Monday, 19 May 2014

Hobbin Rood... Takes from the poor to give to the rich.

I think it started here with Graham Morris, political adviser and Mr Media Savvy, when he apparently advised John Howard to answer all question with the same slogan. It worked like this:

Q: “Mr Howard, given that it was known that Saddam Hussein had no Weapons of Mass Destruction, do you still think it was prudent to invade Iraq?”
A: “Interest rates will always go up under Labor.”
 Q: “Mr Howard, given that you knew asylum seekers were not throwing their children overboard to ‘blackmail’ Australian authorities, why, just before an election, did you say they did?”
A: “Interest rates will always go up under Labor.”

 Q: “Mr Abbott, given that you promised no cuts to education, health, pensions, the ABC and I could name many others before the election and are, post election, cutting all of them, do you now concede that you lied through your teeth to fool the people into voting for you?”
A: “Err…. Um…. We have get the budget back into surplus. That is what we promised, and that is what we will deliver.”

 In every interview I have witnessed, which is now in the tens and approaching the hundreds, I see and hear our Prime Minister follow the Morris sales mantra. But surely the strategy that worked before the election, that is, to simplify complex issues into a few slogans such as “Stop the boats!”, “Cut the Carbon Tax!”, “Get the budget back into surplus!”, is now wearing a bit thin.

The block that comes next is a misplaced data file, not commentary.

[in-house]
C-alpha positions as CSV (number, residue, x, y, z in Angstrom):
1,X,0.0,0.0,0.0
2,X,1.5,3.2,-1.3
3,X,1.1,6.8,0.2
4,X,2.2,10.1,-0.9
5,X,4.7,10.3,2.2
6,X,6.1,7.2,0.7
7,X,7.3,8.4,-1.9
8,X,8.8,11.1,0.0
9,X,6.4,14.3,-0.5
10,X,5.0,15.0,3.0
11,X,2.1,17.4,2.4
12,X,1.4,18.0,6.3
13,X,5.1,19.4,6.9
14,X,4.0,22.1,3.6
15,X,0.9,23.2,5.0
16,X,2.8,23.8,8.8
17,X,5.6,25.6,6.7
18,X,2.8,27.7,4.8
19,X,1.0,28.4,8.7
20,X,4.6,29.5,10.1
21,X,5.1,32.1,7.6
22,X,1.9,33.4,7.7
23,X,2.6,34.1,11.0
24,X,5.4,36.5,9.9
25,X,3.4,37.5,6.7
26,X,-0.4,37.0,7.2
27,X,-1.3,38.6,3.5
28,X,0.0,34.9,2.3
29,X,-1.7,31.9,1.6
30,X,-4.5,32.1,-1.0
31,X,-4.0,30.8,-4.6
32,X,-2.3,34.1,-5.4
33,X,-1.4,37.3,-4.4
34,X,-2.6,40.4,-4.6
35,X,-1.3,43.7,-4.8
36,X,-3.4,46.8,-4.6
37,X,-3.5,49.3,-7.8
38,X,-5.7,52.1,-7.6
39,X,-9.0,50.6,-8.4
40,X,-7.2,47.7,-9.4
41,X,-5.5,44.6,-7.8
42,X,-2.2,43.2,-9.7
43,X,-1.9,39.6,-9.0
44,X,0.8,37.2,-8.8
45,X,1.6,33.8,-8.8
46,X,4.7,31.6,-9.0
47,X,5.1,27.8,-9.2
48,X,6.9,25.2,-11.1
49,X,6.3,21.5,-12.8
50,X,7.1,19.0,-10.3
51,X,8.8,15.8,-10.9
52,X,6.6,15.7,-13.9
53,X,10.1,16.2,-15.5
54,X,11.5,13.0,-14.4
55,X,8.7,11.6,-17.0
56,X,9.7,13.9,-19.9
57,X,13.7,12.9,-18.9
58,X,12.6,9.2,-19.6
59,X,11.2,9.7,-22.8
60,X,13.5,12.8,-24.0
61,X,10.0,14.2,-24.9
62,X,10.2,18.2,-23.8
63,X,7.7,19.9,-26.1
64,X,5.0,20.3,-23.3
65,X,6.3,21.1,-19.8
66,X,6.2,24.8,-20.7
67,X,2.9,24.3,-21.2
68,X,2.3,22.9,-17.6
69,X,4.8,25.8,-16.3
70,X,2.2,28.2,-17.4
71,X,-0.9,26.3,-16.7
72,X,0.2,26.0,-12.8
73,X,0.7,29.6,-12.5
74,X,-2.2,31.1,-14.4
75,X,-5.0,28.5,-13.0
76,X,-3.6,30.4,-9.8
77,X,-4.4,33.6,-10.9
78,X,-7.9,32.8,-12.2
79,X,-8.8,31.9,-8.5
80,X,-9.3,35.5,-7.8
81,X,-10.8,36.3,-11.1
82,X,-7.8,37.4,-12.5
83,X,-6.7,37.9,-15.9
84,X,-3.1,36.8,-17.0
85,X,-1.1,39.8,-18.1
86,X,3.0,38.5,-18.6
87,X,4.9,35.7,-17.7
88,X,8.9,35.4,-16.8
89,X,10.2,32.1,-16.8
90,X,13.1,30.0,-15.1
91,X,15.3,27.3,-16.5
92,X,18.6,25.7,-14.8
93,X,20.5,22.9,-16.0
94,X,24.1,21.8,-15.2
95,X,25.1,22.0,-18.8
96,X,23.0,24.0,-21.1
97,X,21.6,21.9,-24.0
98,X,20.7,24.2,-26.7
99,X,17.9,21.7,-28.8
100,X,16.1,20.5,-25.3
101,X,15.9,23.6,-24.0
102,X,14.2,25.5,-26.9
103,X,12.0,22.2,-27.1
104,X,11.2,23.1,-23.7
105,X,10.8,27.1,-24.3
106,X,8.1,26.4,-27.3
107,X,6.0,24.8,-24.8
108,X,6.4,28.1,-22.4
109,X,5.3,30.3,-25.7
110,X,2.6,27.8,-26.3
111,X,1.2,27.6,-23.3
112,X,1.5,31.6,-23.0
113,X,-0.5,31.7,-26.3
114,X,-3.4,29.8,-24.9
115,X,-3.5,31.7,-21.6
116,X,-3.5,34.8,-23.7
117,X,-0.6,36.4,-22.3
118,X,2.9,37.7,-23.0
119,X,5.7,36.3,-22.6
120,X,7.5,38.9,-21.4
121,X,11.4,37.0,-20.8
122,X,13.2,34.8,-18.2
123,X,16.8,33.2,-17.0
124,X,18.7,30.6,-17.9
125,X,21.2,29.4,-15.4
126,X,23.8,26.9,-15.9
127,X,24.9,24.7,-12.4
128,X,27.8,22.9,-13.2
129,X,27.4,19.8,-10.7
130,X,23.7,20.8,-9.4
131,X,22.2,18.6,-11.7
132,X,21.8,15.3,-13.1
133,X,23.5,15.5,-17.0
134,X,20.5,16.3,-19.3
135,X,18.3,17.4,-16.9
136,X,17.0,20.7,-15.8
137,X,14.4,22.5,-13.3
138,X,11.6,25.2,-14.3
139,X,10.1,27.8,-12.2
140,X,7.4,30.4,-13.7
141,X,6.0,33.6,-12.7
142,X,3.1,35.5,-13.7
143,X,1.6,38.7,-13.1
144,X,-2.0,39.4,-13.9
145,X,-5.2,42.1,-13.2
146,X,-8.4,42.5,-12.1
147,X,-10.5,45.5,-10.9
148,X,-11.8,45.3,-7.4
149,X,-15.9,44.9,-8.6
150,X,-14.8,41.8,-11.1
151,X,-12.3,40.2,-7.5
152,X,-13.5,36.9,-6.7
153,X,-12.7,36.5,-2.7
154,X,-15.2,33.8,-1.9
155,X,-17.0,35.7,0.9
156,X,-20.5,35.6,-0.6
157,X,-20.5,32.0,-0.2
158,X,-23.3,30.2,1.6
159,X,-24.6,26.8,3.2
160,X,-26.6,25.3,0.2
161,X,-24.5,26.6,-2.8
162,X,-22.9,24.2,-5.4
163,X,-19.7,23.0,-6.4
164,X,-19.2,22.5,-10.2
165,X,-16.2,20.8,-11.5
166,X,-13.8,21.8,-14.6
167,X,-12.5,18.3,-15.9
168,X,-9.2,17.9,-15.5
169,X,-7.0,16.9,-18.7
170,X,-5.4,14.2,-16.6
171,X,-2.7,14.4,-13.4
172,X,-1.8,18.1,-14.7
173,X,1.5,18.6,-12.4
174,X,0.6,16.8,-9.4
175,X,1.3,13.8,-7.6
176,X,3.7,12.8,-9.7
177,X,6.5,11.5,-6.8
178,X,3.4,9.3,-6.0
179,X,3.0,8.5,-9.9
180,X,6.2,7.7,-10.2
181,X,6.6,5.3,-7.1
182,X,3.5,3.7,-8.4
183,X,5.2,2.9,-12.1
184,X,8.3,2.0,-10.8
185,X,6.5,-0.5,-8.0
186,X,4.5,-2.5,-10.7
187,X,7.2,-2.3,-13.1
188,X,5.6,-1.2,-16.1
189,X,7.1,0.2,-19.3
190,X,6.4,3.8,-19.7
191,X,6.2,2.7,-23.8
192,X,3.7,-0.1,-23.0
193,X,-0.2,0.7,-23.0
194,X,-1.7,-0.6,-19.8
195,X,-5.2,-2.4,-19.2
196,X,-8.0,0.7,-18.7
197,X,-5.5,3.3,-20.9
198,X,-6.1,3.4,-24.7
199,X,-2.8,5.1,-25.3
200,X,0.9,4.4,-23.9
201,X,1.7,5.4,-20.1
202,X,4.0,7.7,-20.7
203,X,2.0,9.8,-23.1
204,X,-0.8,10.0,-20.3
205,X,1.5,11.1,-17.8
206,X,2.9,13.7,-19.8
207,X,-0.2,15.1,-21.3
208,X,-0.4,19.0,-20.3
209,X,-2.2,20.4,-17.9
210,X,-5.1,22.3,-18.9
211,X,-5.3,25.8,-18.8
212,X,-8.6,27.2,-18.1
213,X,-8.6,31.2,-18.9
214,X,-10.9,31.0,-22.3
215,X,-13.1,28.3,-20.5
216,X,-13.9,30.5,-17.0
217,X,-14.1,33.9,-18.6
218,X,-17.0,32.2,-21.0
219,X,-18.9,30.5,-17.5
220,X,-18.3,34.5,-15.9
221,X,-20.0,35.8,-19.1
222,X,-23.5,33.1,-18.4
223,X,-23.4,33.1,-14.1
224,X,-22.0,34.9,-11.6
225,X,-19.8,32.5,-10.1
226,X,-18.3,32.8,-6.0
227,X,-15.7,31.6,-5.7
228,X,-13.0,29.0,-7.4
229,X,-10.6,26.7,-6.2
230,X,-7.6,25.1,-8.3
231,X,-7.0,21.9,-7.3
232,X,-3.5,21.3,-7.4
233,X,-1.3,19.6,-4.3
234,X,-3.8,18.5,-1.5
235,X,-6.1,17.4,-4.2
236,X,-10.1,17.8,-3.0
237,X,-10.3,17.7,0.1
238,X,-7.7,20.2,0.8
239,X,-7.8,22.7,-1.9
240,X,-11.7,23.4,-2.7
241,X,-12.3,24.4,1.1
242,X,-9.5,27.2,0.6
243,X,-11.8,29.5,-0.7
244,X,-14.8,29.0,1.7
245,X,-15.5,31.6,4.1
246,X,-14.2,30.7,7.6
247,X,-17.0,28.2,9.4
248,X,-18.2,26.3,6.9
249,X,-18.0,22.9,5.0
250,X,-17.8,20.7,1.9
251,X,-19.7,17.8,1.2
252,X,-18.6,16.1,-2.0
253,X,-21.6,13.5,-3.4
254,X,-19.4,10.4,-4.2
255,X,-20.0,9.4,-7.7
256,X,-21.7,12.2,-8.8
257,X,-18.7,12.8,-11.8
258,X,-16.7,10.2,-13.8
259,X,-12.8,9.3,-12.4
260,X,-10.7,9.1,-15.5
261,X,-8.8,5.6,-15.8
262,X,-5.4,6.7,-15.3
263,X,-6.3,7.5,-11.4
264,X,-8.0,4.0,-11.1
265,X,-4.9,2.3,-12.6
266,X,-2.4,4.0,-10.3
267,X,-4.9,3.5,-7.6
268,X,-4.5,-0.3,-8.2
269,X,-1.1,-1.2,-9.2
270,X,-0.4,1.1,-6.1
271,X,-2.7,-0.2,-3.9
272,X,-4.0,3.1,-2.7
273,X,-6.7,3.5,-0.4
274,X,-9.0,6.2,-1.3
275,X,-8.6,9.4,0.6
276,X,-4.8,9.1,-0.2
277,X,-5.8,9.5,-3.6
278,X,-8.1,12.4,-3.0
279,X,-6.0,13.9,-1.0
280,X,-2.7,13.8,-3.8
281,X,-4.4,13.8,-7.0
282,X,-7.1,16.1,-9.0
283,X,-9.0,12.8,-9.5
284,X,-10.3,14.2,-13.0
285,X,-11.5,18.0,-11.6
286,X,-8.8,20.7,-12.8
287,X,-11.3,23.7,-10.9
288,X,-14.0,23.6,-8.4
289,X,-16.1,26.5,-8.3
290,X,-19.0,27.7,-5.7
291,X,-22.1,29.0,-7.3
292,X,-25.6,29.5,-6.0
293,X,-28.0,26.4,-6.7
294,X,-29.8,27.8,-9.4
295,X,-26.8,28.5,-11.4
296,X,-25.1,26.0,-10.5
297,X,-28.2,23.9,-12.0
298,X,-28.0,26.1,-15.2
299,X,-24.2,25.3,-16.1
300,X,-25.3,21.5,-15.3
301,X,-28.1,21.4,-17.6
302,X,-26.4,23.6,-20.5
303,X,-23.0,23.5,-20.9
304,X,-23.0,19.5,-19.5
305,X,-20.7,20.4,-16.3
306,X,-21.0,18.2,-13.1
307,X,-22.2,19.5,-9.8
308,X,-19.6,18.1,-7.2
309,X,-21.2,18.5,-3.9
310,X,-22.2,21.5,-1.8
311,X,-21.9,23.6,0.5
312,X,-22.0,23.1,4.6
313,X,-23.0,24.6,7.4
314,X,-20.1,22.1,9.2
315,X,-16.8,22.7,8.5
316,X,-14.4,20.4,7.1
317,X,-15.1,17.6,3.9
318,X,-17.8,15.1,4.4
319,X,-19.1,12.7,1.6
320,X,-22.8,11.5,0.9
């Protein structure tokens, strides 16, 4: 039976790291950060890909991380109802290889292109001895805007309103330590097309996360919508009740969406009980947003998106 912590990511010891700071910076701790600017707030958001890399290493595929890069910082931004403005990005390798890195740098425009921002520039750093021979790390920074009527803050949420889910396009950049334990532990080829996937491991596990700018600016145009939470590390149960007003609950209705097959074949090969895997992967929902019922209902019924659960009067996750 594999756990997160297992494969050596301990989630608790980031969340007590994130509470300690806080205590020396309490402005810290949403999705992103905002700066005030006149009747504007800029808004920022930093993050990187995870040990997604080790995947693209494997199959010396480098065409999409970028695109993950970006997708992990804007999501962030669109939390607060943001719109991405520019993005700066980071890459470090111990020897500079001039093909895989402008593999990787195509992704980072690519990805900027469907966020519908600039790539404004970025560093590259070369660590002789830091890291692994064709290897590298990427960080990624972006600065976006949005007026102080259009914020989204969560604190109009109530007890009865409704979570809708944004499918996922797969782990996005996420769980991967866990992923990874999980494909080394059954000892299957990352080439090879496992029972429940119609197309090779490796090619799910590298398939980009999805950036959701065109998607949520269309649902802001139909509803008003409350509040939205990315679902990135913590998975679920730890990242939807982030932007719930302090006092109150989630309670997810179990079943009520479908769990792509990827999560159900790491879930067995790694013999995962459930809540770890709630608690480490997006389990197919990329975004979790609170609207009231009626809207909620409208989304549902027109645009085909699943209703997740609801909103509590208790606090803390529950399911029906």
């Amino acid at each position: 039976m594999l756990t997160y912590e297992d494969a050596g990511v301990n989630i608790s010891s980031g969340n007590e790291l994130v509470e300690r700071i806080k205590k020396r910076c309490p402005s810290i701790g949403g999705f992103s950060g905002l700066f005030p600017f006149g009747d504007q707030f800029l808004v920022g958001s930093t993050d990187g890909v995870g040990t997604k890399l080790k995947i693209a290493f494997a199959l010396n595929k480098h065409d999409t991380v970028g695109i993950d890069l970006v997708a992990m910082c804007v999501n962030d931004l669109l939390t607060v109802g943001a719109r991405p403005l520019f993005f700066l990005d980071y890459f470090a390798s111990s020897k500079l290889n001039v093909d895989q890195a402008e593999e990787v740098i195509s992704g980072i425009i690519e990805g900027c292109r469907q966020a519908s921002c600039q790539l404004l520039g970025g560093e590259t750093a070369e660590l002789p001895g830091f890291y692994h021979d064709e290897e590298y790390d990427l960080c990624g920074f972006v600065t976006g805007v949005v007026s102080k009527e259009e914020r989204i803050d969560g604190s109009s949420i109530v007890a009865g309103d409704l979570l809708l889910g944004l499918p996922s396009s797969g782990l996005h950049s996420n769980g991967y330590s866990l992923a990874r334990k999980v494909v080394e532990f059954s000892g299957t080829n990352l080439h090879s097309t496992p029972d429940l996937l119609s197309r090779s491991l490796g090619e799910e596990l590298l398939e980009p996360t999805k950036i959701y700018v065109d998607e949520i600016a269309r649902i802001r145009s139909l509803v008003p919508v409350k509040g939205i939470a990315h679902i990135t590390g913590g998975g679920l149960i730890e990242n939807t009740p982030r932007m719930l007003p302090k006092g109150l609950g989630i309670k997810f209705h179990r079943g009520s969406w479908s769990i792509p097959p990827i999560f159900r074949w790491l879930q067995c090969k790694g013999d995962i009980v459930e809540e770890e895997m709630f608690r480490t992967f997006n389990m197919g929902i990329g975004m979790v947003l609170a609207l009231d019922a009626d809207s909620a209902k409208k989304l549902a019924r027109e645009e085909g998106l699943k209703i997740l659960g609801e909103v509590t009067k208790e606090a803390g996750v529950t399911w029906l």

To me it is pathetic to see our Prime Minister’s dogged adherence to a tactic that is dishonest and insulting to both the interviewer and the observer. I hope I am not alone.

 Bill Shorten and Malcolm Turnbull, leader-in-waiting, could be well advised to take note. One might maintain that an opposition's job is to throw everything at the government to thwart its policies, good or bad, as Abbott did so relentlessly in opposition, but perhaps it is time for Her Majesty’s Loyal Opposition to think about a fair way to balance our budget, while not shredding those programs that make this country such a good place to live, regardless of one's status in life. 

These leaders are speaking to one of the best educated constituency anywhere in the world, so perhaps it is time they showed some respect for the collective intellect and confided in us. I am ready to be part of a fair reduction in spending, but penalising the poor while leaving the wealthy basically untouched is too Ayn Rand for me.

 Also, I am sure I am not alone in fearing that loss confidence in the political system will leave people ready to take their grievances to the streets, rather than the ballot box, as we are observing in the Balkans, Thailand, Egypt, you name it. Those people are not stupid or want to be destructive, they are basically frustrated by their lack of political access.

Of course there are always political vandals waiting to take advantage of that type of anger and when they do, it always ends in grief. Are we going there? Maybe we are unless we really take constituency seriously and stop rewarding dishonesty.

 We enjoy one of the most peaceful and compliant communities in the world, but watch that unravel if we lose confidence in our political institutions. Big Clive didn't help much either, by accusing the Electoral Commission of corruption. Once we lose confidence in the basic honesty of our electoral system, it is very difficult to get it back.

Photo: Lidia Nikonova (SMH)

Coal: Nature's hazardous waste dump.


  1. I am so pleased to see you using Ayn Rand as an adjective. I think this government justifies our turning Ayn Rand into a verb too - Abbott is trying to Ayn Rand our society. Or a noun: the whole budge is just a big Ayn Rand. What do you think?

  2. How about "Rand" as a four letter expletive?
    What the Rand do you think you are doing!!!

  3. it's all just too depressing - except that Abbottabad is getting mighty unpopular


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